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Patient groups and public health experts raise concern over draft amendment on Patents Act

Our Bureau, New Delhi
Friday, September 15, 2023, 08:00 Hrs  [IST]

Patient advocacy groups and public health experts in the country have raised concern over the provisions in the proposed Patents (Amendments) Rules, 2023 which could impose a dynamic fee for filing pre-grant oppositions, provide discretionary powers related to acceptance of pre-grant oppositions to the patent official, and limit the options to gather data related to annual sales numbers of patented drugs.

The Draft Patents (Amendment) Rules, 2023, which were made public on August 23, 2023, may aim to streamline the operations of the patent office and expedite patent processing timelines. While these objectives are commendable, experts argue that certain amendments could dilute critical protections, potentially affecting people's right to file pre-grant opposition, the accessibility of compulsory licenses, and transparency in the patent system.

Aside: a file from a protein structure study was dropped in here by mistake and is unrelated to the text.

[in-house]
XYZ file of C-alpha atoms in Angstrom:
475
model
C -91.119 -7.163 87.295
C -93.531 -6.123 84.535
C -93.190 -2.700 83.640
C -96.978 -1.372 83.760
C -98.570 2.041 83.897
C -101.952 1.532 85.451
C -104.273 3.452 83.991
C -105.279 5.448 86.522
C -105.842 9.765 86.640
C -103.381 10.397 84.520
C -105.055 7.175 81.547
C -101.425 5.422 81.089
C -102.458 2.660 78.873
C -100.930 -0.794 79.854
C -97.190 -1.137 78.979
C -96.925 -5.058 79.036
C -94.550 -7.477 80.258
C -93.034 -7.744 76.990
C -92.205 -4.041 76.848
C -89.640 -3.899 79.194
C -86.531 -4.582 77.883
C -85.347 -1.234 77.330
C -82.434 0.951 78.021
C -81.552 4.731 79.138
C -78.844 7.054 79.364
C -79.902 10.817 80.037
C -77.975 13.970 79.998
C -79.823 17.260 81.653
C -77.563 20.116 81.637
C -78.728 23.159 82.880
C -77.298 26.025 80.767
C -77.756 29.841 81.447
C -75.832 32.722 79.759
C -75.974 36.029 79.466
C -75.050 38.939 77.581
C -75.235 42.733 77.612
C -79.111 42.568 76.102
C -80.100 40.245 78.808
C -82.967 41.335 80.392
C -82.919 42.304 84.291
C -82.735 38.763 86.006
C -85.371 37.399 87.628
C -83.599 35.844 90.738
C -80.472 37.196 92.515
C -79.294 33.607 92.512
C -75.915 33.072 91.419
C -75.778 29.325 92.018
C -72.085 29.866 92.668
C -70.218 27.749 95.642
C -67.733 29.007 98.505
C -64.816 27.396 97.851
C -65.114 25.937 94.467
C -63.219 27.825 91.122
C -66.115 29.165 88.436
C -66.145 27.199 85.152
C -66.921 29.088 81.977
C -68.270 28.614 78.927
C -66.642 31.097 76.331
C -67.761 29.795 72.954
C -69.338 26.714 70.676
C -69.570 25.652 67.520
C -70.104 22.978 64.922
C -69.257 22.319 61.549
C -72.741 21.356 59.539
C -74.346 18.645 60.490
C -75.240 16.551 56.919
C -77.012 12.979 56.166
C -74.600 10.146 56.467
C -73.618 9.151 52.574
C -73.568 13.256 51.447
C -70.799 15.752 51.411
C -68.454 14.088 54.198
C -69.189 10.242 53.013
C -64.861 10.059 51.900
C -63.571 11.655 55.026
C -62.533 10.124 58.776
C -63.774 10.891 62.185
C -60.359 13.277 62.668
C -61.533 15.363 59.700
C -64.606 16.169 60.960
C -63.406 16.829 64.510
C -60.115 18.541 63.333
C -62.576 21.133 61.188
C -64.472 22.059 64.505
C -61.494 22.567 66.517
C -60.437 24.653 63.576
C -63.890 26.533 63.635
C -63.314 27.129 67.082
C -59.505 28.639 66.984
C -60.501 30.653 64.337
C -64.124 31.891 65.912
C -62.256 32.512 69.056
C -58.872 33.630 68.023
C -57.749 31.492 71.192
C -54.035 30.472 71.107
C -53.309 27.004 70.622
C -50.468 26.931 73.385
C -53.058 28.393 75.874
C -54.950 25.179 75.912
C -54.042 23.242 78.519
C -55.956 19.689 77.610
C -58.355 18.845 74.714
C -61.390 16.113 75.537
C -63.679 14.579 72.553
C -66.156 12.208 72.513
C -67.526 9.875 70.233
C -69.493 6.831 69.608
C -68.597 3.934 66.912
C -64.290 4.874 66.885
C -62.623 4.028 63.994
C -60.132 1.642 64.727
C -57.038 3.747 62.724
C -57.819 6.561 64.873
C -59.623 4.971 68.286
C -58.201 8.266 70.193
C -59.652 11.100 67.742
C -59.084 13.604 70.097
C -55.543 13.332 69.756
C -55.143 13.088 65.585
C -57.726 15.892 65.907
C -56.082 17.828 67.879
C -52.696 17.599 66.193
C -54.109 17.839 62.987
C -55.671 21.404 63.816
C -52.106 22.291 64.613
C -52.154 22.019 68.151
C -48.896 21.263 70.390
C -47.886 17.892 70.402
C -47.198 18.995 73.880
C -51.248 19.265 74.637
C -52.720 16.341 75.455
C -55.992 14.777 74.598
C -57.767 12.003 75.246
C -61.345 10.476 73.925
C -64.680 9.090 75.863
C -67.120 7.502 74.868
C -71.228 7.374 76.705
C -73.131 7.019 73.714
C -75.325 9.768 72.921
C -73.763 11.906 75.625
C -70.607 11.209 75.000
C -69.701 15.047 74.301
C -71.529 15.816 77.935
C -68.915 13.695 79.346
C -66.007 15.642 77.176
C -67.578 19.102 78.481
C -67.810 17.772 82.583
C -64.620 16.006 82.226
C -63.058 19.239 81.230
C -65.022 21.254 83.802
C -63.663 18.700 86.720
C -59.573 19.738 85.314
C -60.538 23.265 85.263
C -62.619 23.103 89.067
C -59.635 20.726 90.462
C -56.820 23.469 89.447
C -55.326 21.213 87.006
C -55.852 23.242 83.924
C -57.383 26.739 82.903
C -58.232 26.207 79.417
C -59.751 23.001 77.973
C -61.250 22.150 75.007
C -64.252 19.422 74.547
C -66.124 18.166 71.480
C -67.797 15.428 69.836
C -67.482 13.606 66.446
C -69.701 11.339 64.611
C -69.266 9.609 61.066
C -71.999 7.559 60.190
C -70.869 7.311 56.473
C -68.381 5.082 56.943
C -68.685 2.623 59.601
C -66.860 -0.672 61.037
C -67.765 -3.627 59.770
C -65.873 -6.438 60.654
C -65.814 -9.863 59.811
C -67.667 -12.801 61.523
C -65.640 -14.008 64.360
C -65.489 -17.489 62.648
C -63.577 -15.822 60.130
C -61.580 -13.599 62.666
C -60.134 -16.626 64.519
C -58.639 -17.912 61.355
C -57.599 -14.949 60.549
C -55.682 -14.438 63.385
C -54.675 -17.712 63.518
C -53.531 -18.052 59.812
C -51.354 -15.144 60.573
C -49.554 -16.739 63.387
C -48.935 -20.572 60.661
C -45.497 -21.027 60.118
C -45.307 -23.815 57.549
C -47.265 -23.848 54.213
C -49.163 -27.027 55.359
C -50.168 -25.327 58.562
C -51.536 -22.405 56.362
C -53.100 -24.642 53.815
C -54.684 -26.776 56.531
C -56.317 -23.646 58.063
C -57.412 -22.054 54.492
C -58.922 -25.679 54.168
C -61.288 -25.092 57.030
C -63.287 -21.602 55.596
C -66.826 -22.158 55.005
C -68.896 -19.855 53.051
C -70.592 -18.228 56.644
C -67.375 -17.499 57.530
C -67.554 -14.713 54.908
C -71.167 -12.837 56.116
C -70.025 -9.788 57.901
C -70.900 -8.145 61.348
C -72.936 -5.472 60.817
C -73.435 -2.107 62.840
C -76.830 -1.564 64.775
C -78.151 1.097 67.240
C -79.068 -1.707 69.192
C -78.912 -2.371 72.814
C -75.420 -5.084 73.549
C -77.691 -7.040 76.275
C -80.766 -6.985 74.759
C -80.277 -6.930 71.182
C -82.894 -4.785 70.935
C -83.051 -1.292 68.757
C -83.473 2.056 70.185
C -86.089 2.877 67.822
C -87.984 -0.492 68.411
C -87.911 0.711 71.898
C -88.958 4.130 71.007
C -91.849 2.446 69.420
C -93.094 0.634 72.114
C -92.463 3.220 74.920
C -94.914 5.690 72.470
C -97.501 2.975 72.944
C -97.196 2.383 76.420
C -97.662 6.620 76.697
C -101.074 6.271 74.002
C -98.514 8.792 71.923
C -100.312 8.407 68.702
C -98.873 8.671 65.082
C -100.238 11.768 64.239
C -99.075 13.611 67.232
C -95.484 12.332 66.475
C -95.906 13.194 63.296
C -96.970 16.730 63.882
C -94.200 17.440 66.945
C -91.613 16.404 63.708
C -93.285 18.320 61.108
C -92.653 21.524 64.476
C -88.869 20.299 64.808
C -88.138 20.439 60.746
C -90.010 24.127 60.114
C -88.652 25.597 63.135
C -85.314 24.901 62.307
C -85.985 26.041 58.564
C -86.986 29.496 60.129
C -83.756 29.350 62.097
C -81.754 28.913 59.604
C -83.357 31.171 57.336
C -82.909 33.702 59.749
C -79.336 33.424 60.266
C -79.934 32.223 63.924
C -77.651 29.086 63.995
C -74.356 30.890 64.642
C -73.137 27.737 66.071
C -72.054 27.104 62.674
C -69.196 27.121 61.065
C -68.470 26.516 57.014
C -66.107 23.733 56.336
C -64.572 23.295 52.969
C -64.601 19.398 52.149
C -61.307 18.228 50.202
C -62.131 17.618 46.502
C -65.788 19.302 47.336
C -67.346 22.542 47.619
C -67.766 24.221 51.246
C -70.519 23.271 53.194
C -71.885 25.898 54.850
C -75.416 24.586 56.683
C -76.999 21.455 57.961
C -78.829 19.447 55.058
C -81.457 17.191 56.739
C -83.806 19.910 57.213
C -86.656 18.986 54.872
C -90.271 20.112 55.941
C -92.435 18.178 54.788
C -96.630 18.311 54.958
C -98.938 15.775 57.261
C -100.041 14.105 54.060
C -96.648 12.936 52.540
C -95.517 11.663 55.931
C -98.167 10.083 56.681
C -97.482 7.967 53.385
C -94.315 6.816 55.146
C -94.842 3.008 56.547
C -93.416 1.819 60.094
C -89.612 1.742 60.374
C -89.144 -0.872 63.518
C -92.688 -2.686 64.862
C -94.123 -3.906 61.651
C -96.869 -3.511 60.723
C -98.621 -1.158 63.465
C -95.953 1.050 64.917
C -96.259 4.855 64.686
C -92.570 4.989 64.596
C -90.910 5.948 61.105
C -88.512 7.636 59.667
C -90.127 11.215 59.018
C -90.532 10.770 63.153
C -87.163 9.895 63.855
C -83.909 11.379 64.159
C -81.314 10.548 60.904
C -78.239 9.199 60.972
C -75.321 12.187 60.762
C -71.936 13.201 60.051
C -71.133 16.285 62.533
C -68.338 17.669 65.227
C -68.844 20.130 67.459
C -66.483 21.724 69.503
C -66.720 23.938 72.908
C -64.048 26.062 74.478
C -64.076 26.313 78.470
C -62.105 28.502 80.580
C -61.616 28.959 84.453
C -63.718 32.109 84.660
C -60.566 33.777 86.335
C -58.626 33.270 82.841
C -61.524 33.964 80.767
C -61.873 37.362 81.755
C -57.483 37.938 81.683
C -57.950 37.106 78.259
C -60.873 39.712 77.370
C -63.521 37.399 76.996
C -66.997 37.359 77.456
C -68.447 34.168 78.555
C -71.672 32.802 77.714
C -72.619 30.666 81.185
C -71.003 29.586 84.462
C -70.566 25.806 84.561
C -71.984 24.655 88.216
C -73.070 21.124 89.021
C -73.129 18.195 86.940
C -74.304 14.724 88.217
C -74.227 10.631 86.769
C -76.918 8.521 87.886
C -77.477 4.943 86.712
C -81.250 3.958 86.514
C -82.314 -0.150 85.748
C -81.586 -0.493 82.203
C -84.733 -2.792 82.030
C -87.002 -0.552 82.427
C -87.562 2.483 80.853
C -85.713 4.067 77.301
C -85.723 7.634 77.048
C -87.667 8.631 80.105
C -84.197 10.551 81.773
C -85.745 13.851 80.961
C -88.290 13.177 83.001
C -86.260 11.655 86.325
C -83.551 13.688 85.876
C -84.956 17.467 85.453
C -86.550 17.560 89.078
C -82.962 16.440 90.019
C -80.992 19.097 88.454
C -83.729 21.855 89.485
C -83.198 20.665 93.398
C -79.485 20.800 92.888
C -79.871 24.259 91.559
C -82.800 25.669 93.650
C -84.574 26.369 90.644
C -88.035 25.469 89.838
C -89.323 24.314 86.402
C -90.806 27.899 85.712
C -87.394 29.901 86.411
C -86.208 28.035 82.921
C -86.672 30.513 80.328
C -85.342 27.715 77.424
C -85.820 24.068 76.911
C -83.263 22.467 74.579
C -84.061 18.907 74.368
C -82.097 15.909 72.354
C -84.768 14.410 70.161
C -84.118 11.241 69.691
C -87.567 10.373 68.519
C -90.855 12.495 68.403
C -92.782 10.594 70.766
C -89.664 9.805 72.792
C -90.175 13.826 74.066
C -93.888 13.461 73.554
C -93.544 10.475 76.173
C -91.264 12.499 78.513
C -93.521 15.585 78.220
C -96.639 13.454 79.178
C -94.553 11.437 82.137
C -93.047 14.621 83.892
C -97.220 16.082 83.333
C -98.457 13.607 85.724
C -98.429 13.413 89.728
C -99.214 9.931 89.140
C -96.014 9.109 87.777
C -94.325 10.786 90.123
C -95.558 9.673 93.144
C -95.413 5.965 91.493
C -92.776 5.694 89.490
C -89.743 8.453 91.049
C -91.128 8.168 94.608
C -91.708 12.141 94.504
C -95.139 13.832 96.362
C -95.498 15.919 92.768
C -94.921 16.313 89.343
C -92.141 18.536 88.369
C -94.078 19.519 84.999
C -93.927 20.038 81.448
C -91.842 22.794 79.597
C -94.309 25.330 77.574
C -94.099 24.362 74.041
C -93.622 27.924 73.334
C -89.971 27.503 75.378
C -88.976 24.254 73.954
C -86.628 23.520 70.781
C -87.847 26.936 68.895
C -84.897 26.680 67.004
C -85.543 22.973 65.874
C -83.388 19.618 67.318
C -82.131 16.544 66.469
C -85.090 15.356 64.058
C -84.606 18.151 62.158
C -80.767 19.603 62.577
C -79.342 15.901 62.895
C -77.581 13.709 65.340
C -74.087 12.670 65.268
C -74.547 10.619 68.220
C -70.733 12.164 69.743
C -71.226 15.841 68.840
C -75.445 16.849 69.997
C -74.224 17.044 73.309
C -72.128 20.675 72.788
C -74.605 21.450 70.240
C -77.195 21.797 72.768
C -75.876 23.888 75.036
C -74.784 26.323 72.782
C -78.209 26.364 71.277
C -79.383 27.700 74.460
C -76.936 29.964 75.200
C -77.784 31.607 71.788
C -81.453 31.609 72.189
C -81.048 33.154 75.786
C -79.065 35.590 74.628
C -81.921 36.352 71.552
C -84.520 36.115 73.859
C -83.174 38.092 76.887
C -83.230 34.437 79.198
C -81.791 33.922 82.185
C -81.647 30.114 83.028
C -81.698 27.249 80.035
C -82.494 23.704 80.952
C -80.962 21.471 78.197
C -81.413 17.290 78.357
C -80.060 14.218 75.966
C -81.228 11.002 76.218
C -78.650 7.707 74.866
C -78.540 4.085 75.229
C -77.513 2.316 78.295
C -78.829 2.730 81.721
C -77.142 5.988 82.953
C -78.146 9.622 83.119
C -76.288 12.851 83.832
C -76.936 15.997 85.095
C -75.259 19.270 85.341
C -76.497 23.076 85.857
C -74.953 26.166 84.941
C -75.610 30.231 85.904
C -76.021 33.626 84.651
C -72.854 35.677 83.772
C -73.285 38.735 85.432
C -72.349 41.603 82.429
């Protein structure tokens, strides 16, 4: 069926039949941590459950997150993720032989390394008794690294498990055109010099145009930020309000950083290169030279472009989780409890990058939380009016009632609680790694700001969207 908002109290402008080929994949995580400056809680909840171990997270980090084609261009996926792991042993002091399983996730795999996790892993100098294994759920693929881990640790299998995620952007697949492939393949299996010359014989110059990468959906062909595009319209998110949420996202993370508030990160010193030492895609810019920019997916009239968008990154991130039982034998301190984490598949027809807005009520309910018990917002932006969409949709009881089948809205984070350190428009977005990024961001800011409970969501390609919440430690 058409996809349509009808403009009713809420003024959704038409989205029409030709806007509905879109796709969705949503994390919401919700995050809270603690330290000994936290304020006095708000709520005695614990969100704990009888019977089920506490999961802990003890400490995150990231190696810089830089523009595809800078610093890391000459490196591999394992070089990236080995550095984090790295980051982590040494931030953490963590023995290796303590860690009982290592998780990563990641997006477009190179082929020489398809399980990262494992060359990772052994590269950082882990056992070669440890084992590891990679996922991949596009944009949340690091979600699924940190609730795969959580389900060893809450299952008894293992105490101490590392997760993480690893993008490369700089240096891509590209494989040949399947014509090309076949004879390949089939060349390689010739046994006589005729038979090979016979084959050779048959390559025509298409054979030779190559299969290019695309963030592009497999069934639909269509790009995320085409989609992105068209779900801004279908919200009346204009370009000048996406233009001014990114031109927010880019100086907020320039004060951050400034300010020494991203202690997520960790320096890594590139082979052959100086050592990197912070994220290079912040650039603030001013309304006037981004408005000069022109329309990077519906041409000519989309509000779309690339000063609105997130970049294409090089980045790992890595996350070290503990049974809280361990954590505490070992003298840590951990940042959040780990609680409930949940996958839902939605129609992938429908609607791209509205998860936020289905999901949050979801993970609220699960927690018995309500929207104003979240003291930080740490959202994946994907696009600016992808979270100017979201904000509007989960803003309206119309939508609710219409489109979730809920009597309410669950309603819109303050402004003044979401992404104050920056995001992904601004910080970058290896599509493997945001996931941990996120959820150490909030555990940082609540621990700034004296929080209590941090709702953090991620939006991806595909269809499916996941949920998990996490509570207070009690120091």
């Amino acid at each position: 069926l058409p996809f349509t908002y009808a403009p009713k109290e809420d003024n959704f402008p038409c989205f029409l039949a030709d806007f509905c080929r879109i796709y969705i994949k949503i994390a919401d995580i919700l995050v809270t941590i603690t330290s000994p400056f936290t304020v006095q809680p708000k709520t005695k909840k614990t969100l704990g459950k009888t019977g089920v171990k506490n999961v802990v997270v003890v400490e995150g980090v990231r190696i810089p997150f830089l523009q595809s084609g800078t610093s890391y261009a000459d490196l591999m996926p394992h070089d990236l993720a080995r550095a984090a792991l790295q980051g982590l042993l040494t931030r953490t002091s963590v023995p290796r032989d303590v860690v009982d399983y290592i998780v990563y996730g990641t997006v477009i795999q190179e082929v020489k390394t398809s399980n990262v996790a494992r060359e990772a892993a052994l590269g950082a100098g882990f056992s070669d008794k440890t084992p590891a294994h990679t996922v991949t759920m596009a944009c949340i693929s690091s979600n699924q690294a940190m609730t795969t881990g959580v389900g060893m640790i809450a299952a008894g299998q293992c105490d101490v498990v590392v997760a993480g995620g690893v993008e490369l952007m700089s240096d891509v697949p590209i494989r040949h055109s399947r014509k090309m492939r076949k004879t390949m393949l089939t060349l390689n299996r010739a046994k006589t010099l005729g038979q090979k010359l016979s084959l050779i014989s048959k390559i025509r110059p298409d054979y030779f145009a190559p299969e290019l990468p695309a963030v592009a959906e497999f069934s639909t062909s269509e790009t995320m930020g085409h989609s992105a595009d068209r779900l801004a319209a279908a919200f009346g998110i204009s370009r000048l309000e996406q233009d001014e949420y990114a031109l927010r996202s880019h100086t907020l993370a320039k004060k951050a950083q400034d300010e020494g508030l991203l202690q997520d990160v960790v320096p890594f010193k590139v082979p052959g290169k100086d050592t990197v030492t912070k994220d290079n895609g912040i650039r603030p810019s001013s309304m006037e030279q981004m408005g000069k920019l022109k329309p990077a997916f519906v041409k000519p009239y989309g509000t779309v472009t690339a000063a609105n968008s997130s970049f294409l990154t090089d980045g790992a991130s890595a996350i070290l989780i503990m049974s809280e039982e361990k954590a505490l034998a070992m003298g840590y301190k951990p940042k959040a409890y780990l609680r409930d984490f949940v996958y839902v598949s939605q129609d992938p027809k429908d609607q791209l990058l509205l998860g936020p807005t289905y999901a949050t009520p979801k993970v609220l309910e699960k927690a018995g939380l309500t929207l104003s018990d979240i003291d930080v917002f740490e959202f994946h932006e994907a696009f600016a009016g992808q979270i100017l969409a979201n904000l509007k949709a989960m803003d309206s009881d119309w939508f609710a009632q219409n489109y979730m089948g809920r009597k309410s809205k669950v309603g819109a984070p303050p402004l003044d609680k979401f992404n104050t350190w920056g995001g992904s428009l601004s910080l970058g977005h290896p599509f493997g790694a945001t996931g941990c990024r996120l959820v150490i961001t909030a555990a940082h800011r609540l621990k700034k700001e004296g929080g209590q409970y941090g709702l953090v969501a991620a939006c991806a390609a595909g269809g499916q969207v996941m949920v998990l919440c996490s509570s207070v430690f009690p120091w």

Dr. Biswajit Dhar, vice president, Council for Social Development, said that pre-grant oppositions are peer review systems where the stakeholders including the patient groups can raise issues such as attempt to ever greening patents and now, with the amendment, the controller has the discretionary powers to decide who can qualify to file a pre-grant opposition. The Big Pharma may be able to put pressure on the Patent Office for their interests, he opined.